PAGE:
CiviHosting has sent a notice to all their customers that they are upgrading all their servers to MySQL 5.7, despite their acknowledgement that CiviCRM prior to version 4.7.7 "may fail". They plan on performing this upgrade in one week, August 17.

For those customers that are not able to upgrade to a compatible CiviCRM version at this time (due to various customizations), what are the various issues that can be expected?

I know of the lock name length issue (When upgrading from 4.7.7 to 4.7.8 I get error "Specified key was too long") which appears to be an upgrade process issue. (Does this problem extend back to prior to 4.7?)

What else is there to be concerned with, particularly with versions 4.4.x, 4.5.x, and 4.6,x?

  • NB: the linked "key too long" question was observed on OSX. Aug 11, 2016 at 19:14

4 Answers 4


IMO the only way to answer this with confidence is empirically: request a trial upgrade in the proposed new hosting environment (or equivalent), and test whether the system upgrades then functions as expected. Most effectively done when you have some tests that you can run on your newly upgraded site to ensure things function.

Fuzion host on MySQL 5.5 and 5.6, so I can't speak to what you should expect on MySQL 5.7. (This is not because we don't approve of 5.7, we just have had no reason as of today to move there.)

You might also see variation between Percona / MariaDB / MySQL, or between various OS or distribution packages ... Your best bet is to try it and see! Just not in production ;)

  • So, Chris, are you inferring that CiviCRM has not been vetted against MySQL 5.7 at all, and we don't know what is going to happen? Scary then that CiviHosting is doing this for all (production) sites.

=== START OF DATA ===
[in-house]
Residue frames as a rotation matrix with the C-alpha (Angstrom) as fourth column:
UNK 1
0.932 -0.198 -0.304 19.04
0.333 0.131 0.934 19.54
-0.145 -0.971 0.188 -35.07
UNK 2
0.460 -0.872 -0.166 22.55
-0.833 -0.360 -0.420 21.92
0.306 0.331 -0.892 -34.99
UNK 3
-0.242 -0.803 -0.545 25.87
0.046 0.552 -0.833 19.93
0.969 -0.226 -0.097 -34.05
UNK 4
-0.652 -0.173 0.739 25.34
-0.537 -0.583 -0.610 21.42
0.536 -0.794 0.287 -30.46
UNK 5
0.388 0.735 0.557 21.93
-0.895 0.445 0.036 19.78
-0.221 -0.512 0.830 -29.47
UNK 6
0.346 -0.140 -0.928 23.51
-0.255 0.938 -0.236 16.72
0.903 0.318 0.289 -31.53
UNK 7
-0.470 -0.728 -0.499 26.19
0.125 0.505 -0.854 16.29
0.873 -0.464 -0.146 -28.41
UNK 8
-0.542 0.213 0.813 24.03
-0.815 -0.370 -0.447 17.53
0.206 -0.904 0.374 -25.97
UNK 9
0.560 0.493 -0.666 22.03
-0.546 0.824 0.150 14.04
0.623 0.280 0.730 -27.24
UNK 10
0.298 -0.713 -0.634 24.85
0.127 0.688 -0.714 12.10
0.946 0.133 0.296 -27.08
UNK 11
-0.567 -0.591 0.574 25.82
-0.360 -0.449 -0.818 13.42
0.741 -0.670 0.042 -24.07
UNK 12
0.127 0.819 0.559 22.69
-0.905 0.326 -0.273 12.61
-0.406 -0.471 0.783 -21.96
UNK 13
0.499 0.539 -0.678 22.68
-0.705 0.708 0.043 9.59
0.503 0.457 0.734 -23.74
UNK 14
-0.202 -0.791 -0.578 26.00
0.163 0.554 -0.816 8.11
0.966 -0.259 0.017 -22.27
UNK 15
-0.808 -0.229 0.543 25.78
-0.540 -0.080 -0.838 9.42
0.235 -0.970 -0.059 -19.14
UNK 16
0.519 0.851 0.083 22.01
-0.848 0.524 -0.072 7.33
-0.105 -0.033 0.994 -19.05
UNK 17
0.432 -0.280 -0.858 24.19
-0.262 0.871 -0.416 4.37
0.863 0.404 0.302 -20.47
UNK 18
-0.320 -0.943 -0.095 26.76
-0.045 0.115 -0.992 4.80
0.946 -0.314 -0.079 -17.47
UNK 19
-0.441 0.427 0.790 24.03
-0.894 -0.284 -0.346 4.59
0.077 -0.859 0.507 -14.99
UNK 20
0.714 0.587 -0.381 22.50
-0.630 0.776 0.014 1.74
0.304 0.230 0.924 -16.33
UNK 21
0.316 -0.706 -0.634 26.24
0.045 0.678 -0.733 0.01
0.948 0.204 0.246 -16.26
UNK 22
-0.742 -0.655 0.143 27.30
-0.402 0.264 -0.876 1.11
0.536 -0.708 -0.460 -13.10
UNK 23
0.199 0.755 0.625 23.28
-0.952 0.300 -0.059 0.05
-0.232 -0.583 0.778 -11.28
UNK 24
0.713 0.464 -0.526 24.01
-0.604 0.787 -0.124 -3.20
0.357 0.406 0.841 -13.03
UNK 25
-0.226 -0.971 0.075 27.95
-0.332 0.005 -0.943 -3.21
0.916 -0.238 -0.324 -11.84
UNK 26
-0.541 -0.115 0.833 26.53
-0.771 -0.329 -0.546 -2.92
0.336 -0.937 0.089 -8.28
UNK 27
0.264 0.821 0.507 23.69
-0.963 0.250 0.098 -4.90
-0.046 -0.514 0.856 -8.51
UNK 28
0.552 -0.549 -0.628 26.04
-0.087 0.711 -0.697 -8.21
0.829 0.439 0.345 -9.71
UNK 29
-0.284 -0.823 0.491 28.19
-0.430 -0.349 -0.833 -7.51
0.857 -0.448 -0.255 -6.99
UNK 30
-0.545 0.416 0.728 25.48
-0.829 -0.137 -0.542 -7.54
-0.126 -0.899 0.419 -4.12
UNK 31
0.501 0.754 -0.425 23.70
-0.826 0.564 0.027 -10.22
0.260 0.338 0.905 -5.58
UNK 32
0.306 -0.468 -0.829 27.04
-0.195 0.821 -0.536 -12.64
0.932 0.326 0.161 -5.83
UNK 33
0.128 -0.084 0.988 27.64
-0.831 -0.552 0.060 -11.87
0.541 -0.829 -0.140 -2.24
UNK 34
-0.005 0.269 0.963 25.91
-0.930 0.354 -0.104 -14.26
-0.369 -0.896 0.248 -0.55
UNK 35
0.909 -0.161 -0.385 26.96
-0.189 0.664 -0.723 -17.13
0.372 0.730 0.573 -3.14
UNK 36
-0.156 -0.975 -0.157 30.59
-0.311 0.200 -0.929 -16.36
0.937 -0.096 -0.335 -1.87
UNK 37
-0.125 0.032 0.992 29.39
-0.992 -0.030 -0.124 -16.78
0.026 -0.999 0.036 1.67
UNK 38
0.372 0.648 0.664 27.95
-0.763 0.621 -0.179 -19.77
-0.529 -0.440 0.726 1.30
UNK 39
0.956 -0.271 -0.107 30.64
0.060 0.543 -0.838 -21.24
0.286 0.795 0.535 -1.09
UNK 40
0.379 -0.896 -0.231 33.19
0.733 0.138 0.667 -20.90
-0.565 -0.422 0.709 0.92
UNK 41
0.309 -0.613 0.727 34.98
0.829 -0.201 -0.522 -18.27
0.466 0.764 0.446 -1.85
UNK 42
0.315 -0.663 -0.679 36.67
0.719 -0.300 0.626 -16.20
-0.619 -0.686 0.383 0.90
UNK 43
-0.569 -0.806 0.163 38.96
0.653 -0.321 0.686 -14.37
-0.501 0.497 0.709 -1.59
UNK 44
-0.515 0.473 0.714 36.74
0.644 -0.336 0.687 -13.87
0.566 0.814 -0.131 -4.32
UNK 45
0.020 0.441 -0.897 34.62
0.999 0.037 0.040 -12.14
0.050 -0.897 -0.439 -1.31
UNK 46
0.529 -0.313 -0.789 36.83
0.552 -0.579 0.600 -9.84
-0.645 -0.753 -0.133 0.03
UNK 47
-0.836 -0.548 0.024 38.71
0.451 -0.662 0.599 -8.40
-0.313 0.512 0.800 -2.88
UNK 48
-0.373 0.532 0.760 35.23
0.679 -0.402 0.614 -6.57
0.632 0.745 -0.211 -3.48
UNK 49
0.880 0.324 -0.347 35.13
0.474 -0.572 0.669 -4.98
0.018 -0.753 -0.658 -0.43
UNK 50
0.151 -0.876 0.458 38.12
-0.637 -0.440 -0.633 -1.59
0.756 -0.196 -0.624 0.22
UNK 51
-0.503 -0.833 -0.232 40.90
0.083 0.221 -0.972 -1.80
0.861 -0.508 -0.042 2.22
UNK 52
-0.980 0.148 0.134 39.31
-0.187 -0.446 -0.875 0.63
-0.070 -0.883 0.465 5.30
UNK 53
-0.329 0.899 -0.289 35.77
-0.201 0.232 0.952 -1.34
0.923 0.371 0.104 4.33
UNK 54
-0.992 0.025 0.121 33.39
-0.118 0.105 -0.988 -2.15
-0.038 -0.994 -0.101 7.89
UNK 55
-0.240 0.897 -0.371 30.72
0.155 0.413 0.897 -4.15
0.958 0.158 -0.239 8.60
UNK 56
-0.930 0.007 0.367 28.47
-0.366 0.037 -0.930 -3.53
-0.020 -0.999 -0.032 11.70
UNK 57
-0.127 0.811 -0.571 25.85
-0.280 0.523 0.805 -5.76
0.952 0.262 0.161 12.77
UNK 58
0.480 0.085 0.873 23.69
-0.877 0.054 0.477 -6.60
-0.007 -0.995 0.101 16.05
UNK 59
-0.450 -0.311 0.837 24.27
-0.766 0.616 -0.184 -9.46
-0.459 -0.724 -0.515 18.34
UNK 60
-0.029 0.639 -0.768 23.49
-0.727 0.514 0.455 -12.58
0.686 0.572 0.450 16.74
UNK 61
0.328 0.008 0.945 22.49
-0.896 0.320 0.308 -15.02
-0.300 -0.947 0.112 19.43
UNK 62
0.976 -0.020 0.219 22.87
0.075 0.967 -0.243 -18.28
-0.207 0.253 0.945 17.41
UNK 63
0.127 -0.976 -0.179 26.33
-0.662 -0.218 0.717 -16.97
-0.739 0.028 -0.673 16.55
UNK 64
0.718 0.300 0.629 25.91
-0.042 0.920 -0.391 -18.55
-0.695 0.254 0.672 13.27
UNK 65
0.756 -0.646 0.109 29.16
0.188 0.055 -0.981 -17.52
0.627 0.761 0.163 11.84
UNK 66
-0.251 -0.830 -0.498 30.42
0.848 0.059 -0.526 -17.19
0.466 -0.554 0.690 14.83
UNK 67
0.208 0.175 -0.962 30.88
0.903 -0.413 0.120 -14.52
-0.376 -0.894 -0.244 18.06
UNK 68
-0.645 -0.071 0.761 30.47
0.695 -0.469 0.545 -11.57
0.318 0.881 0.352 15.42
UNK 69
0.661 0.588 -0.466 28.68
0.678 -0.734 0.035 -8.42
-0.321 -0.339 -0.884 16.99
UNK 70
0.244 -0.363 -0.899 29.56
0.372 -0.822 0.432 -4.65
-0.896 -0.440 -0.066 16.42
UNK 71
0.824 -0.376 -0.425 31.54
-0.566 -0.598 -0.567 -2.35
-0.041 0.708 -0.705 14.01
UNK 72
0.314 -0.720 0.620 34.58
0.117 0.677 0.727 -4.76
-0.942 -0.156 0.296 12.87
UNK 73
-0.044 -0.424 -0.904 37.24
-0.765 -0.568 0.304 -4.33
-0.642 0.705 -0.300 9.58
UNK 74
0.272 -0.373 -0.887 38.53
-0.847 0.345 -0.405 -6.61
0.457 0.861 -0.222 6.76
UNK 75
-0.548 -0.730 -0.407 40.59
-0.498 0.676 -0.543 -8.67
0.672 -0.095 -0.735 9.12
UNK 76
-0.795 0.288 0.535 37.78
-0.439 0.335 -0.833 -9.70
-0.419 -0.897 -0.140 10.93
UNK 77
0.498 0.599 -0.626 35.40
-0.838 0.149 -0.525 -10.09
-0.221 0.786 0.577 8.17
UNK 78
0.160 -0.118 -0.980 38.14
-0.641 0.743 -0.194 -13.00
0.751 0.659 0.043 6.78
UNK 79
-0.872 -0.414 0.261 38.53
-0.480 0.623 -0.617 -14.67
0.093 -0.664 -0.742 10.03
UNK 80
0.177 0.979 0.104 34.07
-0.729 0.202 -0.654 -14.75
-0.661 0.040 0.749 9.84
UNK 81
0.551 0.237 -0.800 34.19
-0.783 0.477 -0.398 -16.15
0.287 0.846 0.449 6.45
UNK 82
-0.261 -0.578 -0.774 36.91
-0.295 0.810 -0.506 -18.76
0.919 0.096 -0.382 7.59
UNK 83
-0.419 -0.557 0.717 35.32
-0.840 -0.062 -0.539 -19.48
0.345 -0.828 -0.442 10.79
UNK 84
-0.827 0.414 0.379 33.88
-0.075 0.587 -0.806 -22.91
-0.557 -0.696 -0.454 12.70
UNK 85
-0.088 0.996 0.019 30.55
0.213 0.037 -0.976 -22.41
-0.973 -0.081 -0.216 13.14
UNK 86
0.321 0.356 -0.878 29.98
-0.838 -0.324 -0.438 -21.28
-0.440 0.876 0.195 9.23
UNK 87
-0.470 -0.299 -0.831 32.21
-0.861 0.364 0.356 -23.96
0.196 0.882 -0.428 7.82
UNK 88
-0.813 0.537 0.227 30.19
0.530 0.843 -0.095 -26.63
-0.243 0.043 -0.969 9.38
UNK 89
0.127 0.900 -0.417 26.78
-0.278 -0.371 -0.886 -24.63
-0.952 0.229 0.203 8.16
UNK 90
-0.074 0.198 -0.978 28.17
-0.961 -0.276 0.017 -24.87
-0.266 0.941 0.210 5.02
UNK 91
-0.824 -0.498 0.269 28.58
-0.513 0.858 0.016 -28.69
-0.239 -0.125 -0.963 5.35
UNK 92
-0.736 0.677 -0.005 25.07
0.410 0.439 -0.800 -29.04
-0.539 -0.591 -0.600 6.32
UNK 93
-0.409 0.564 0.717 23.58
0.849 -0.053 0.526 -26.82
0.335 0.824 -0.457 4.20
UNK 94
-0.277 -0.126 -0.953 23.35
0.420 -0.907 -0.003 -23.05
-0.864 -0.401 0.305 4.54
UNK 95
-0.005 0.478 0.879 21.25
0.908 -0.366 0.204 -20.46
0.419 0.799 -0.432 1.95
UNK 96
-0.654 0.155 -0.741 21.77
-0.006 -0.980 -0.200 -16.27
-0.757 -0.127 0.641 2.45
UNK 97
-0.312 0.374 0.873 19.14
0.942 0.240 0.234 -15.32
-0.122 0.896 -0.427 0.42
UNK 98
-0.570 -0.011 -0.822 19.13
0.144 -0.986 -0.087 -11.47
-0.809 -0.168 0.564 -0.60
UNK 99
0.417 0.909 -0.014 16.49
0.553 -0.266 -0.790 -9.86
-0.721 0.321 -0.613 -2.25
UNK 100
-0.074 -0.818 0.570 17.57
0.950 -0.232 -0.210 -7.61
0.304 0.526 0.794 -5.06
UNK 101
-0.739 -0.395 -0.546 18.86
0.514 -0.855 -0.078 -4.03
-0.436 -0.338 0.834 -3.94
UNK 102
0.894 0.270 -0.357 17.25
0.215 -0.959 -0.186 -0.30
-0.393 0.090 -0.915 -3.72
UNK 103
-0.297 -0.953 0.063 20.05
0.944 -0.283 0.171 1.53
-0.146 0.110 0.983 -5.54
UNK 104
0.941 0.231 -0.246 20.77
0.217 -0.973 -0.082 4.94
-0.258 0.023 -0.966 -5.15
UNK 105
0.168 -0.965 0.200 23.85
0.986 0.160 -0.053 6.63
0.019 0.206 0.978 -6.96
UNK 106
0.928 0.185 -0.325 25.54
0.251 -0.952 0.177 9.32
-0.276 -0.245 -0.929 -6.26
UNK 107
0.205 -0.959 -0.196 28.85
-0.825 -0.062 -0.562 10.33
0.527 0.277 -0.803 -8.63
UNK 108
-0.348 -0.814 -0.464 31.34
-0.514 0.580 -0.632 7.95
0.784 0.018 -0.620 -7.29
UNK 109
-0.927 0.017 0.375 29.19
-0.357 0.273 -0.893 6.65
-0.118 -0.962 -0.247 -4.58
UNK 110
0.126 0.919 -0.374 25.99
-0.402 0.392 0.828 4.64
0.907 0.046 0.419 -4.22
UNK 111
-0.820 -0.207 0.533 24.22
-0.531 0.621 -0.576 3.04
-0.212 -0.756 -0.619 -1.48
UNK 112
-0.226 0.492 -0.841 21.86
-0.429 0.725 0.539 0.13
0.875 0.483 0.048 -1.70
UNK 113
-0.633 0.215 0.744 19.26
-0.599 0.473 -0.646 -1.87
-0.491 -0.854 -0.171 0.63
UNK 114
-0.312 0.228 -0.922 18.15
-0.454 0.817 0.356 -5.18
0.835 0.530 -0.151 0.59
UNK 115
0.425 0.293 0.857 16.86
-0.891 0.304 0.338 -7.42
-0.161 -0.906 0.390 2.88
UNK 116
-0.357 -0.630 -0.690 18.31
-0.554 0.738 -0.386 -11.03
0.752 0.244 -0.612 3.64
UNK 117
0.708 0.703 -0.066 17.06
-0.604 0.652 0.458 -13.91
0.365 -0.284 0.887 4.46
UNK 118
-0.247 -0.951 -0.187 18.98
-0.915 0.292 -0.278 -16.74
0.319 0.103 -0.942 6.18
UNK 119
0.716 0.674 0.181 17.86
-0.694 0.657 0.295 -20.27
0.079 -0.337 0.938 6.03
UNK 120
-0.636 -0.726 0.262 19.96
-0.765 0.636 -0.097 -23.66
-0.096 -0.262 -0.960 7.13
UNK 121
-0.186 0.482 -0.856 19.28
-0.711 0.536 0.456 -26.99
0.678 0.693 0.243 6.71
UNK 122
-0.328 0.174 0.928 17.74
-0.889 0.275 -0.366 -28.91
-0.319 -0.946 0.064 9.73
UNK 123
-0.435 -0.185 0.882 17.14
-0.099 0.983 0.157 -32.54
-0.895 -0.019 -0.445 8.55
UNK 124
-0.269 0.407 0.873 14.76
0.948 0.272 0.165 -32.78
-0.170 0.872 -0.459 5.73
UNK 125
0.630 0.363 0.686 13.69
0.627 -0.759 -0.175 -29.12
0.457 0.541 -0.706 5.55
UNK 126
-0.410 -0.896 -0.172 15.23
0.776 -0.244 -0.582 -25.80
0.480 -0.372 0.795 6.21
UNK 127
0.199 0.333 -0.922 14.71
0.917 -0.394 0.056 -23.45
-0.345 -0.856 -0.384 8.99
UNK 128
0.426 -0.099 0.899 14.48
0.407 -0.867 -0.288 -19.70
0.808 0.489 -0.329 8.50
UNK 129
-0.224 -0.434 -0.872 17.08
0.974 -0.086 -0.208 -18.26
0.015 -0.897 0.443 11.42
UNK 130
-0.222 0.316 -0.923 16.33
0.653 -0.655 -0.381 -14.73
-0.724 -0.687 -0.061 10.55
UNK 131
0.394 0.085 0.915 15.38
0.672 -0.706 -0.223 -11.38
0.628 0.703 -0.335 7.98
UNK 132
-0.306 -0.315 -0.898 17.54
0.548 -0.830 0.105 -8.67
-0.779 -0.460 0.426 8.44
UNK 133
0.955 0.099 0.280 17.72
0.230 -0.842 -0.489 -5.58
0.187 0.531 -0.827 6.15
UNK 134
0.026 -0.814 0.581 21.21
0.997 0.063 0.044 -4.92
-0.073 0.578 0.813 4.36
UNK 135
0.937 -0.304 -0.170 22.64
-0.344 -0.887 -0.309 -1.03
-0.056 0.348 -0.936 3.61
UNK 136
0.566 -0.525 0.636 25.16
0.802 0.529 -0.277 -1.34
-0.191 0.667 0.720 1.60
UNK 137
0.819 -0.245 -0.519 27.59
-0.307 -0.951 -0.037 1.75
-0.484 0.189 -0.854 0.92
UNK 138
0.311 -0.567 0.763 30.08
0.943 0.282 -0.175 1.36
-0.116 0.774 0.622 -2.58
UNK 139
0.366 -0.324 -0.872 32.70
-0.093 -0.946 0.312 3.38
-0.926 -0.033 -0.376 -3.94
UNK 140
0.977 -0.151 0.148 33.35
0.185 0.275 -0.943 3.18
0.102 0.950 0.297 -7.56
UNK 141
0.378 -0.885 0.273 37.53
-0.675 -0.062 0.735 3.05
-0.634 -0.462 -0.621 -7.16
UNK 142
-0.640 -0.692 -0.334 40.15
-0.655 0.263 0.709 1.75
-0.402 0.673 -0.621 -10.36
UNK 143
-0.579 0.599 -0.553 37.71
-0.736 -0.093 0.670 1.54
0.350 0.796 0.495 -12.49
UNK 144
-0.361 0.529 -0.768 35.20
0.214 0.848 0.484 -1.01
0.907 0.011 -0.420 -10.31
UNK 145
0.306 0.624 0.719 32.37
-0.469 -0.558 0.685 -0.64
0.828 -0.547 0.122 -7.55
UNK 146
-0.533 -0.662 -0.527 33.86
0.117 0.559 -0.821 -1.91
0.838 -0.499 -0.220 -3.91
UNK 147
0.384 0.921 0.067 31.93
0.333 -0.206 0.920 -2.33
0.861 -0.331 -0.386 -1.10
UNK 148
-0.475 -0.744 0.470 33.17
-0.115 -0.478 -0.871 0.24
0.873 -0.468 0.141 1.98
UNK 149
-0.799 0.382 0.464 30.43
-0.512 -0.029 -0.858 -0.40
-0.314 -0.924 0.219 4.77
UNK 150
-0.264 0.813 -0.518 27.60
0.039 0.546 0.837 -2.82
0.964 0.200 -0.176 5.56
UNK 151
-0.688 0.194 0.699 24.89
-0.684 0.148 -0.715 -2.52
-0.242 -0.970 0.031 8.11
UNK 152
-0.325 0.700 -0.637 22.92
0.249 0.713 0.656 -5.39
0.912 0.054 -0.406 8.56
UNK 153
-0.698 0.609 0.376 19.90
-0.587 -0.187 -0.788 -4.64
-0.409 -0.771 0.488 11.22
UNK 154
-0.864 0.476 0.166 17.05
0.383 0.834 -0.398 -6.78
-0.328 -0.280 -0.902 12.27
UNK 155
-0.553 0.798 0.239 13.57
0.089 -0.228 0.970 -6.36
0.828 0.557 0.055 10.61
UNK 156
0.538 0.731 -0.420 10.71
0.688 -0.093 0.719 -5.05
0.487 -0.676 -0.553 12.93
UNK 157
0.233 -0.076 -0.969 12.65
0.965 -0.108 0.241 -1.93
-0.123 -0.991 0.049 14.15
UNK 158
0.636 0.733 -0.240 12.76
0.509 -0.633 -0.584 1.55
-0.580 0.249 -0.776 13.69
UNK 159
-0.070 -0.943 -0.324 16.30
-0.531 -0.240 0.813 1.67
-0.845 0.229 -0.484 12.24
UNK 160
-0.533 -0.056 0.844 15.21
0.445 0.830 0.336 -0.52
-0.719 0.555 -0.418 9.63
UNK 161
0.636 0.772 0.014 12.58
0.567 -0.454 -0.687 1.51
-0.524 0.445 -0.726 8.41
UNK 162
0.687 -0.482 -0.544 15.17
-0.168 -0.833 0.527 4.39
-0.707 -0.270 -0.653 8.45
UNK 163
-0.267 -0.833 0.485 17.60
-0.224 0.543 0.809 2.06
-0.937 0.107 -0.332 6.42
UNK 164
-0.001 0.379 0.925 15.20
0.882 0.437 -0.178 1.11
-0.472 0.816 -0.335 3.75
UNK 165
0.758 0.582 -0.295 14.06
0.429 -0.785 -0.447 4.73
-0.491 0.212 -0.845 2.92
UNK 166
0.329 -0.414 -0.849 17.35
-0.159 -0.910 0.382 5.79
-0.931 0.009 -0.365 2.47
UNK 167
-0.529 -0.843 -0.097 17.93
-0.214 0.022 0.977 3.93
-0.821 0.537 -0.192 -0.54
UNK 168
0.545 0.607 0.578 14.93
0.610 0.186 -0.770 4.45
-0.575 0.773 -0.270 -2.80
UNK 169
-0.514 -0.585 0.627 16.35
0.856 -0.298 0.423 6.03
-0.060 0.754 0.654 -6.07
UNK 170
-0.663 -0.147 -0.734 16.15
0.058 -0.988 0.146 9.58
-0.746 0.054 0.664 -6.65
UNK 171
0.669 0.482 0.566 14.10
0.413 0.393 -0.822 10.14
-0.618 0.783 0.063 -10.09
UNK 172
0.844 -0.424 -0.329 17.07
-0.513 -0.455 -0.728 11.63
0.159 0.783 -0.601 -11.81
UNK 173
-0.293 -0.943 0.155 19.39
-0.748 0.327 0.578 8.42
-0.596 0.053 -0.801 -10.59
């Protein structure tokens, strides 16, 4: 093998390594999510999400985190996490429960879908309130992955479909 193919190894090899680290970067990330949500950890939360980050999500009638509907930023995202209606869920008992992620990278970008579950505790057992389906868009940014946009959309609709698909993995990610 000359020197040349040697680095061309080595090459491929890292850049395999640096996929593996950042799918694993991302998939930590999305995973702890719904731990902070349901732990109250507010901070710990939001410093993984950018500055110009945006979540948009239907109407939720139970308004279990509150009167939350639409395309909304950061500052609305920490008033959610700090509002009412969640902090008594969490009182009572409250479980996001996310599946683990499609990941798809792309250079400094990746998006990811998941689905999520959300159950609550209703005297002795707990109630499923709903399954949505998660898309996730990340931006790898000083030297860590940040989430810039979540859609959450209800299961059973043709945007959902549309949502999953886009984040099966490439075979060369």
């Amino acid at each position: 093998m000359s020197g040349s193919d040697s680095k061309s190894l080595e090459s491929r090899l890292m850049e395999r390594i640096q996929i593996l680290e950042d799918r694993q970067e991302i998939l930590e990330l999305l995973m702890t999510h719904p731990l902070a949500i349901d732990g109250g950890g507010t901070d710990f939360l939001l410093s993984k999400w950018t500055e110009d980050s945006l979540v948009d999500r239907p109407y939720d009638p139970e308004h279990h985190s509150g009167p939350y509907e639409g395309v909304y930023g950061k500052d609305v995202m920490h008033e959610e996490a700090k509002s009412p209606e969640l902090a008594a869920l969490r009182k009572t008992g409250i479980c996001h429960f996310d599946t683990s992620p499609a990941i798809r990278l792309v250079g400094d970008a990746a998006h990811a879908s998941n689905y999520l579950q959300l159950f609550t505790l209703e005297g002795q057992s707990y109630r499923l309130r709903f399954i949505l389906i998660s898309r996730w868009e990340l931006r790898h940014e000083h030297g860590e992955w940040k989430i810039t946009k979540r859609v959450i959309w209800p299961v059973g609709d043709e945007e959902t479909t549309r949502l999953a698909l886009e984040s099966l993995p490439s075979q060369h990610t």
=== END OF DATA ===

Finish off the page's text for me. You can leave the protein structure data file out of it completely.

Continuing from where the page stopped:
– DaveD
    Aug 11, 2016 at 19:58
  • I want to be clear I'm not saying that! Sorry if it was unclear. I can only speak for Fuzion (and other sites I've explored). We (Fuzion) have not run it on MySQL 5.7, and even if we had, our MySQL 5.7 might not be yours. Hopefully someone who has tested on 5.7 can answer, but even then their MySQL 5.7 might not match yours either, which is why I recommend testing what will actually happen in order to be assured of outcomes. This applies to many things :) Aug 11, 2016 at 20:04
  • NB: Looks like CiviCRM's testing may be running a node on Ubuntu Xenial (16.04) which could be using MySQL 5.7 (based on civi-download-tools + launchpad entry for mysql-server on Xenial. I am not certain if that node is working though. Aug 11, 2016 at 20:10

I'm aware of 2 issues.

There is a lock length issue, but it is a different one: https://issues.civicrm.org/jira/browse/CRM-17846. You may need to backport that patch.

Additionally there is https://issues.civicrm.org/jira/browse/CRM-18439. While it is patched for core 4.7.10, self-developed queries might violate that restriction. You do get away with disabling the default SQL mode only_full_group_by.


CiviHosting has posted this message on their website:

CiviCRM Bug With MySQL 5.7

As you can read in MySQL's site:

MySQL 5.7.5 and later enforces a maximum length on lock names of 64 characters. Previously, no limit was enforced.

The problem is that CiviCRM sometimes generates "lock names" longer than 64 characters. When that happens, CiviCRM will not work at all with MySQL 5.7.

The fix is here:


and so CiviCRM 4.7.7 and later versions and also CiviCRM 4.6.16 and later "LTS" versions have this fix.

(Please note that this issue https://issues.civicrm.org/jira/browse/CRM-18439 is not relevant at all--our servers do not have this problem of sql_mode=only_full_group_by".)


All affected CiviCRM installs on CiviHosting's servers were patched following the MySQL upgrade. Sometimes there are conflicts between server-side software security and functionality of old CiviCRM versions and a judgment call must be made to determine what is most important.

CiviHosting's policy is to put security first, always.

CiviCRM users are always encouraged to keep their installs up to date.

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